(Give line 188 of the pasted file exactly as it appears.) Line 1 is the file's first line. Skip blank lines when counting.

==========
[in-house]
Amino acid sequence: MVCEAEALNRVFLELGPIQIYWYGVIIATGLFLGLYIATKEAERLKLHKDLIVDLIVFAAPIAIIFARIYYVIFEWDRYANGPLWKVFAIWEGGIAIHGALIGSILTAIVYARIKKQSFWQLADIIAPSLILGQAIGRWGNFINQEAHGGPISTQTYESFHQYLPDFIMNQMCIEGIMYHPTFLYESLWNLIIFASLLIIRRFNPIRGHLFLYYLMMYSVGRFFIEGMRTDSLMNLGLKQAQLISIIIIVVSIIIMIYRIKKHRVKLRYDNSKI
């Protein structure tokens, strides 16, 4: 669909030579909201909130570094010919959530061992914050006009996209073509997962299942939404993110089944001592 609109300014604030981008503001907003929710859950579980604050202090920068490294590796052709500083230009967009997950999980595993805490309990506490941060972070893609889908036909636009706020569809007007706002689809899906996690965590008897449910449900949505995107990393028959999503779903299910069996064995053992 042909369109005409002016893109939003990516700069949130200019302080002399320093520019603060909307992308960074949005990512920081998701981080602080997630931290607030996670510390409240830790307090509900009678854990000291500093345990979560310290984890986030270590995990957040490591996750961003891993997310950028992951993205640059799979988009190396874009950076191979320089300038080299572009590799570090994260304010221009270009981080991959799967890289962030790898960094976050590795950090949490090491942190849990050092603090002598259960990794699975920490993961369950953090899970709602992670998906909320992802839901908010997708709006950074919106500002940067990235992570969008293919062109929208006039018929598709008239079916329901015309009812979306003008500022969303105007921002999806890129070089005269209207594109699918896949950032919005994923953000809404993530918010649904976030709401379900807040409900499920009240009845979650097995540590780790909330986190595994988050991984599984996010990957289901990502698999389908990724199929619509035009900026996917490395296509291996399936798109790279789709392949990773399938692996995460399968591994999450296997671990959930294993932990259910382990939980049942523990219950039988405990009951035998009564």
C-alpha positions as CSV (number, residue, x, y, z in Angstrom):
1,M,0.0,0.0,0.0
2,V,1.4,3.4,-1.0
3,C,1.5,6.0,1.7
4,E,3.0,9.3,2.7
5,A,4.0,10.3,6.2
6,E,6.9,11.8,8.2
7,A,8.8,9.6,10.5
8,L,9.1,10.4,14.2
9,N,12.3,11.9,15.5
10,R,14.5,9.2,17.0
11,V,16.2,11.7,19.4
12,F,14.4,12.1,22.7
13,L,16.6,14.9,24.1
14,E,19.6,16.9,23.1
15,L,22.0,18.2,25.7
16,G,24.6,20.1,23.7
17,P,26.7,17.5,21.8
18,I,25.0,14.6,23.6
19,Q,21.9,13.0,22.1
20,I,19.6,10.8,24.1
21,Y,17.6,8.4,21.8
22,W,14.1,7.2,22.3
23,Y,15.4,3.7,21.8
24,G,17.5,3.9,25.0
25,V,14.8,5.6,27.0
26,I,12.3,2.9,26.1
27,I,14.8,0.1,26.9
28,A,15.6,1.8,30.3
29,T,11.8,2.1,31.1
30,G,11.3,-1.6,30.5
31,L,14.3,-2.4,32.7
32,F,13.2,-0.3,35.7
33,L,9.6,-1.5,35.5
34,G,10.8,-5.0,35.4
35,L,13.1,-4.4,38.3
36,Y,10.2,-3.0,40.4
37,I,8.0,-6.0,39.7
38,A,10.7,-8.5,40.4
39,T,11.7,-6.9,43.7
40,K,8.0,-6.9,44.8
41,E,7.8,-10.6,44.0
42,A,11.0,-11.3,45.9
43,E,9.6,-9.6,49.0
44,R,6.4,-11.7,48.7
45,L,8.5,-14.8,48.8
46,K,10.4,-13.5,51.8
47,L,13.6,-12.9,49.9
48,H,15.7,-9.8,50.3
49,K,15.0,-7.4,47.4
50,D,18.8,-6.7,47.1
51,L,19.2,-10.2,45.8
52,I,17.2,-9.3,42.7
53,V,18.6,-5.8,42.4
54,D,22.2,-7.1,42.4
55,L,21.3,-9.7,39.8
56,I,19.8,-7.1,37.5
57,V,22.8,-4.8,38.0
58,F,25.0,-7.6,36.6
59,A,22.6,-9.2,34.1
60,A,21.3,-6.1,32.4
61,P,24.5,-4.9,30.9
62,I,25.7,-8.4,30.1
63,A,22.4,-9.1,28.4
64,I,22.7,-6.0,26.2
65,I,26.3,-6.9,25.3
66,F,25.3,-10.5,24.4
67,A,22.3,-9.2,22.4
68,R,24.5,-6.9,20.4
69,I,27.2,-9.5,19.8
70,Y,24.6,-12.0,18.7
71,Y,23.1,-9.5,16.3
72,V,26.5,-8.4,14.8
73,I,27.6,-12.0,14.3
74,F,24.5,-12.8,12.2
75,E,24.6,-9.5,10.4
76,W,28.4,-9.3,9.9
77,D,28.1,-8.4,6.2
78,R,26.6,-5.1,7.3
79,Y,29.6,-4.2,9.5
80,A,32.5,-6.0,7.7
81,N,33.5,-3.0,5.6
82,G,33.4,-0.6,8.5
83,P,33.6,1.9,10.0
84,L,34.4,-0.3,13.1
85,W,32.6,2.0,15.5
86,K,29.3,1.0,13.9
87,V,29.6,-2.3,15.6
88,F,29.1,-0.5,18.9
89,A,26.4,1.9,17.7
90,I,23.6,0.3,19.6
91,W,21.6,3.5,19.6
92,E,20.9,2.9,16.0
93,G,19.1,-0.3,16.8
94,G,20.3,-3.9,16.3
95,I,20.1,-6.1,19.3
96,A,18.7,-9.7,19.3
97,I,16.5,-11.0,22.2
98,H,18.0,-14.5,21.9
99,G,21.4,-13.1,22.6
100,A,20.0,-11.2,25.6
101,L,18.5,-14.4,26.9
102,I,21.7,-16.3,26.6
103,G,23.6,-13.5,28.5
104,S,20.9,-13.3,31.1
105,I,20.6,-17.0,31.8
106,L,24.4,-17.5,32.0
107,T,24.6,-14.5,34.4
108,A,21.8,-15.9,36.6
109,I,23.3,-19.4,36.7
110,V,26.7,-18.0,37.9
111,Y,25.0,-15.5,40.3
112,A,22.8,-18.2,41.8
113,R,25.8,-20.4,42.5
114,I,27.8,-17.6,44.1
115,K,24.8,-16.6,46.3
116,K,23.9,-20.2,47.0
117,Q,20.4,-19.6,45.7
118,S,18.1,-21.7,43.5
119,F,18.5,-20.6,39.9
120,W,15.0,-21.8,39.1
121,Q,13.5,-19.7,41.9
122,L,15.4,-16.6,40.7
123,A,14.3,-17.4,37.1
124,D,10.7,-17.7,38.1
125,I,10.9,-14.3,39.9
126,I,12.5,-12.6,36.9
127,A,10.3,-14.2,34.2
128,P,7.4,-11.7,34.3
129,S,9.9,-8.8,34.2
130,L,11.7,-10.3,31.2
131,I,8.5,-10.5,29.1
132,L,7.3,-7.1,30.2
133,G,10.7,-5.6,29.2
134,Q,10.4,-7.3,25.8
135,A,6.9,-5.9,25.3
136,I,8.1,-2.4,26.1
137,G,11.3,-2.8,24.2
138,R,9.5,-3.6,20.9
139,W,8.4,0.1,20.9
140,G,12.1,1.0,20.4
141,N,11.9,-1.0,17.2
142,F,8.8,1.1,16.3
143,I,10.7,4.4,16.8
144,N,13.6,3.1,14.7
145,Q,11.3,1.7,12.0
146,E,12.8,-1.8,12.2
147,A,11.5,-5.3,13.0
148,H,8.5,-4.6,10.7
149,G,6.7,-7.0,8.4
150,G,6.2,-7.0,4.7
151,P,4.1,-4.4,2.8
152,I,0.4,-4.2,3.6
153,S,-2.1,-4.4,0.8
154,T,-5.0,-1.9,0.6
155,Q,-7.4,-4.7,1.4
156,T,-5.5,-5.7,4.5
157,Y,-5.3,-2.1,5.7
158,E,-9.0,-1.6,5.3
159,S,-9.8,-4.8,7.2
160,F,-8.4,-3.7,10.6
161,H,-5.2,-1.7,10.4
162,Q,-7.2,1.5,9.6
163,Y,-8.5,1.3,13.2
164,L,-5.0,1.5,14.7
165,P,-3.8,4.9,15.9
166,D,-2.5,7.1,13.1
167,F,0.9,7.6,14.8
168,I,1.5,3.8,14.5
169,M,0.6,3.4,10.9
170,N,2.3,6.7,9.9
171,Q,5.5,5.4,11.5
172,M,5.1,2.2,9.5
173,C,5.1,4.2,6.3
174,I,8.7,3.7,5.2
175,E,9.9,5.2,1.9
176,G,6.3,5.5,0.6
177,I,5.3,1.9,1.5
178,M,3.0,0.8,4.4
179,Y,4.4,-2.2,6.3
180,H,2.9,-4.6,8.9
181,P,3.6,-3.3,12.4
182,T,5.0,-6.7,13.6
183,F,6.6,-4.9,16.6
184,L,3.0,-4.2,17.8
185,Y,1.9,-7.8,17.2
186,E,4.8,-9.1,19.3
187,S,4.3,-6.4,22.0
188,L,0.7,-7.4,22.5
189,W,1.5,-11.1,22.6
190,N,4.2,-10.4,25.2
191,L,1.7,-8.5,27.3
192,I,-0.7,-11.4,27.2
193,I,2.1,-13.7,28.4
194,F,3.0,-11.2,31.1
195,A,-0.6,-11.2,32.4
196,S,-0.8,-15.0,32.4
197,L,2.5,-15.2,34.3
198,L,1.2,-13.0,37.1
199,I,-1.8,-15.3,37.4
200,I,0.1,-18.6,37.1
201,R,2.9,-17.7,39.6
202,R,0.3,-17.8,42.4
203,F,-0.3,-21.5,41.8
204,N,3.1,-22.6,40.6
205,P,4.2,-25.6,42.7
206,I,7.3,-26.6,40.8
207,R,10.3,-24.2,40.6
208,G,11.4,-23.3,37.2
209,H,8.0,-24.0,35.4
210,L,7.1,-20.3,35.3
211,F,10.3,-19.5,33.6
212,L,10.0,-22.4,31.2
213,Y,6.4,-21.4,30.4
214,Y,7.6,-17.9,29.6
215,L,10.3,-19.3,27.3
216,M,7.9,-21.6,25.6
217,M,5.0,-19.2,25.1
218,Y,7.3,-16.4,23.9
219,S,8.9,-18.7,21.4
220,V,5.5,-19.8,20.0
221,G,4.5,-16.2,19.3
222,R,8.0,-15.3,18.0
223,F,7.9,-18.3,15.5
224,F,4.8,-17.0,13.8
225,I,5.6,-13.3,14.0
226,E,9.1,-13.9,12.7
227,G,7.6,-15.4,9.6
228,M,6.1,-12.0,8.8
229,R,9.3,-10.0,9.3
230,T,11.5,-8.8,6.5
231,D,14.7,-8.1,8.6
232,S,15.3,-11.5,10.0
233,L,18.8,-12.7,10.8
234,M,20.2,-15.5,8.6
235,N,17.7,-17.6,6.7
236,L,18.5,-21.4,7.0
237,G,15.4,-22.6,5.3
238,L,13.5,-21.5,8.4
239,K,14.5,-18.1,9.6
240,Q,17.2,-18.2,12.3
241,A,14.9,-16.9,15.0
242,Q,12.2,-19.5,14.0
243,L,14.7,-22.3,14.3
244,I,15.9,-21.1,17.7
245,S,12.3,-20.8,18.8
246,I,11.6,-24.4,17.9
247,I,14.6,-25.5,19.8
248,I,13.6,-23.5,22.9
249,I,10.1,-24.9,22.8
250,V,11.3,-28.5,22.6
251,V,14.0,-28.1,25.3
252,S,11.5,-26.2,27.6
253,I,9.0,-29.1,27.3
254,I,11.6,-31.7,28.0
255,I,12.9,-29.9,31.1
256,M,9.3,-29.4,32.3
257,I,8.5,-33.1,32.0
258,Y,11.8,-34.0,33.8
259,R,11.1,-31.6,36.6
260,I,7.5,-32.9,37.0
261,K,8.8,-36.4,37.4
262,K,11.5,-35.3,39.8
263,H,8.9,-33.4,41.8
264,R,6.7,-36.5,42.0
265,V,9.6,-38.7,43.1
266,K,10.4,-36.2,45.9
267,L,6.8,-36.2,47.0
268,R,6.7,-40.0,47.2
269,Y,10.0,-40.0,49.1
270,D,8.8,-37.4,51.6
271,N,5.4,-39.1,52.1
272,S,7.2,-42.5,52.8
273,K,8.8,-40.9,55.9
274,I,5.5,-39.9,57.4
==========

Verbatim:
184,L,3.0,-4.2,17.8